Monday, August 01, 2011

Island Life

I have just returned from a slightly odd five-day trip to the Isle of Wight, house-sitting for a complete stranger that my wife had met through Mumsnet.

My oldest son didn't want to go. After years of being warned about the dangers of chatting to strangers online, he was convinced that we were being lured to our deaths by a Belgian psychopath. It was only when I casually mentioned that the house had a Wii and Xbox that he began to change his tune.

The last time I went to the Isle of Wight I was six months old. Several people commented that very little had changed since my last visit. Of course this isn't true, but the four miles of water that separates the Island (as the locals refer to it) from the English mainland does give the place a very separate identity, almost as if it inhabits an alternate reality.

It's not quite Britain in the 1950s, but it doesn't feel like the 21st century either.

Here are a few things I loved about the Isle of Wight:

1. The walk to the Needles Old Battery:

It's almost a mile from the car park to the Victorian coastal defence at the southwestern tip of the island - not a huge distance, but enough to deter the hoi polloi from ruining the tranquil atmosphere.

2. The Isle of Wight Railway:

Where else would you find a 1938 tube train in the middle of the English countryside? This isn't a 'heritage' line for tourists, but a genuine passenger service, using reconditioned London Underground rolling stock.

The journey from Ryde begins in a long tunnel and for a minute, listening to the the familiar clunks and whirs of the electric motors, it feels as if you're on the District Line approaching Sloane Square. When the train emerges into the English countryside, the juxtaposition of such unlikely elements feels like a very strange dream:

London Underground stations look nothing like this.

Or this:

3. Red Squirrels:

You can't see them, but they can see you. Unlike their big, brash American cousins, who now dominate the mainland, the native British squirrel is petite and discreet. I had to wait patiently in some dense undergrowth before I was rewarded with my David Attenborough moment: a red squirrel (tiny little thing) resting on a branch, making a series of strange squeals and clicks.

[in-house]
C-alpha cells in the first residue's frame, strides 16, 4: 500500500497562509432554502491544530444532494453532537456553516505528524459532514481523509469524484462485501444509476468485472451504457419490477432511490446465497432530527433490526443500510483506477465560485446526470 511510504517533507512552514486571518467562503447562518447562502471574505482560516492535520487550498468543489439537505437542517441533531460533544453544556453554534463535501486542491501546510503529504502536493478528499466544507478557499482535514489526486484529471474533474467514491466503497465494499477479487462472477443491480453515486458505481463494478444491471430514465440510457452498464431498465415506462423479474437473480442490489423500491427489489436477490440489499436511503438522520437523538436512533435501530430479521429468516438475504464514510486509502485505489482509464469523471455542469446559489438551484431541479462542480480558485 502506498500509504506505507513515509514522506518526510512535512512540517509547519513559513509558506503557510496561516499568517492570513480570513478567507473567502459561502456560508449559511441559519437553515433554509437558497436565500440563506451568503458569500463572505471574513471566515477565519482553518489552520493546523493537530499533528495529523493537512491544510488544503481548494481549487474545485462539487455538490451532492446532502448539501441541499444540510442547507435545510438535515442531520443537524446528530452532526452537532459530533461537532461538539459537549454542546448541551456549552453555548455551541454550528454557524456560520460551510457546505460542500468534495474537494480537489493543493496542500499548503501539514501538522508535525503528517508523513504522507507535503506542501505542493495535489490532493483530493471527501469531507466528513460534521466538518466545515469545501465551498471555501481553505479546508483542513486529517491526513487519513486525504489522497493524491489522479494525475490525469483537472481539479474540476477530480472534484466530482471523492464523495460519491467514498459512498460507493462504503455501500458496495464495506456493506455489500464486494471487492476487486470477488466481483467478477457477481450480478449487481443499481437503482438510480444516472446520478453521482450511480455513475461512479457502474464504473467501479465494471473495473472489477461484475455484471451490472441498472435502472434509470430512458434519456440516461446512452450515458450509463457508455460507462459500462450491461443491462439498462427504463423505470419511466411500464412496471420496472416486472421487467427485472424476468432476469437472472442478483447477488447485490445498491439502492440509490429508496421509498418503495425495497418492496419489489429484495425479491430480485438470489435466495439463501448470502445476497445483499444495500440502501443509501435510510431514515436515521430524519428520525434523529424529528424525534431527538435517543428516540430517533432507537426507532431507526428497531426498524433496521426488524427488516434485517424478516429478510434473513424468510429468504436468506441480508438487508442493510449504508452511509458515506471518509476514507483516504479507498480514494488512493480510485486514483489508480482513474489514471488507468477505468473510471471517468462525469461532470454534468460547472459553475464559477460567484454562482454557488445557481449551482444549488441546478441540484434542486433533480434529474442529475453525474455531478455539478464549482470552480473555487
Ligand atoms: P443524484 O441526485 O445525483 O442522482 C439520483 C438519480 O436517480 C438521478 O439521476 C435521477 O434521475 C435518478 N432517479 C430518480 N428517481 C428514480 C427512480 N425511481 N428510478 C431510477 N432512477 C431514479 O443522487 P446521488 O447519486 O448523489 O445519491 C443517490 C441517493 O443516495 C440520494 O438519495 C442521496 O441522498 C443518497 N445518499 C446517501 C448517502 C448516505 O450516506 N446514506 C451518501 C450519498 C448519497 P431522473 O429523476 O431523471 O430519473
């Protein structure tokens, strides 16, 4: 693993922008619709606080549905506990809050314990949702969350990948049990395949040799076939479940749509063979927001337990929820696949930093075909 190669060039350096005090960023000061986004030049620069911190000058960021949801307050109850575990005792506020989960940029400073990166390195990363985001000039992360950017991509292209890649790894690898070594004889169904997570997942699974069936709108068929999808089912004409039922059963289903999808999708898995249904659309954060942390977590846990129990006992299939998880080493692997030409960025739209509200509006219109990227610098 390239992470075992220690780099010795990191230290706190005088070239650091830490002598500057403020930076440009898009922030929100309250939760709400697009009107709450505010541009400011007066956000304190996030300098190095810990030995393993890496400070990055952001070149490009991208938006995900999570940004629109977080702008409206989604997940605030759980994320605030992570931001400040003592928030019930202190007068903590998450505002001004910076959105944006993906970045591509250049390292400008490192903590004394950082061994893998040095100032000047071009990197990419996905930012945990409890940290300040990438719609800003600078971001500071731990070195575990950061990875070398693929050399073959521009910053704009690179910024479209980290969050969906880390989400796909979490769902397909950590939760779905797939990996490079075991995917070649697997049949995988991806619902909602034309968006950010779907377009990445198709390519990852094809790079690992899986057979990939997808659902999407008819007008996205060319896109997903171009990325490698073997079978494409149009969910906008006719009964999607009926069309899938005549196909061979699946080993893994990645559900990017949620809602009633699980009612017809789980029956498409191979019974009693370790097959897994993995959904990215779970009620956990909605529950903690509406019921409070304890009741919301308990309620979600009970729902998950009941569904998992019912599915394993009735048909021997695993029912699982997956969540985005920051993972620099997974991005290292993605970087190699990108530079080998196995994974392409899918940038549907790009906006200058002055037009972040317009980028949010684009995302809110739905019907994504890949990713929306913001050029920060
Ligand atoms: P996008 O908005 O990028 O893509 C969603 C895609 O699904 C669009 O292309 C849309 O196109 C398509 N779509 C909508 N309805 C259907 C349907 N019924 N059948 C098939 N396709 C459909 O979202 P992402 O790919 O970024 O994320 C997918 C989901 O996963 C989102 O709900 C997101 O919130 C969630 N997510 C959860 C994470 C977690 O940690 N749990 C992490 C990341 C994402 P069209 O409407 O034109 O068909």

The next day I nearly ran one over.

I expect the BNP like the Isle of Wight. It's almost entirely white working class (I struggled in vain to find my favourite brand of balsamic vinegar), with very few of those annoying, Guardian-reading London types like me who push the property prices up with their art galleries and organic cafes. Even the squirrels are thoroughly British.

4. The Roman Villa in Newport:

Actually it's quite boring and I feel sorry for anyone who has got excited by the brown sign announcing a 'Roman Villa', only to find themselves looking at a floor. It's a very nice floor, with lots of impressive mosaics, but it's not a villa. I'm sure that people have been prosecuted for less misleading descriptions.

However, what I liked about the Roman villa in Newport is its incongruous location, situated in a dull-looking bungalow in a quiet residential road, a few doors down from the house we were staying in. Apparently the villa strays into next door's garden, but the previous owners didn't want to ruin their patio and it remains buried to this day.

5. Osborne House

This was Queen Victoria's favourite residence because it provided a sanctuary from a world in which she was routinely "mobbed by crowds", enabling her to enjoy a relatively normal life with her husband and children.

The coast of mainland England is visible from the gardens, but reassuringly distant:

The interior of the house wasn't my cup of tea: hideously opulent furnishings and objets d'art, complemented with badly-lit, poorly-executed oil paintings by forgotten masters. It didn't help that I kept bumping into an annoying mother and daughter, who made loud, confident pronouncements like "They didn't have magazines in the Victorian times."

The daughter was probably ten years younger than me, but every time we reached a staircase she wheezed and complained with each step. Instead of advising her daughter to eat fewer doughnuts, the mother agreed.

I had almost given up hope of seeing anything I liked, but Queen Victoria's bedroom more than made up for the disappointment of the rest of the house. To see the bed where Victoria died and look up at the ceiling decorations that she must have stared at countles times was very moving. I tried to imagine the scene - only 110 years ago - in which the dying Queen was attended to by her servants, physician and loved ones, but just as I started to lose myself, the mother and daughter appeared:

"Oh yes, she was a very respectful lady..."

Fortunately they didn't stay long. But as they left, two attendants decided to begin a detailed comversation about their dogs' health and the resulting vet bills. I gave up.

One other thing I liked about Osborne House was the gallery devoted to Indian nobles. It looked as if Queen Victoria took her role as Empress of India very seriously, devoting several rooms to portraits of maharajas and artifacts from the subcontinent.

I had no idea that Victoria went to great pains to learn Urdu and a display case showed a page from an exercise book in which she had written several passages in the local script. Perhaps the recent memory of the Indian Mutiny had prompted a more respectful attitude on the part of the British.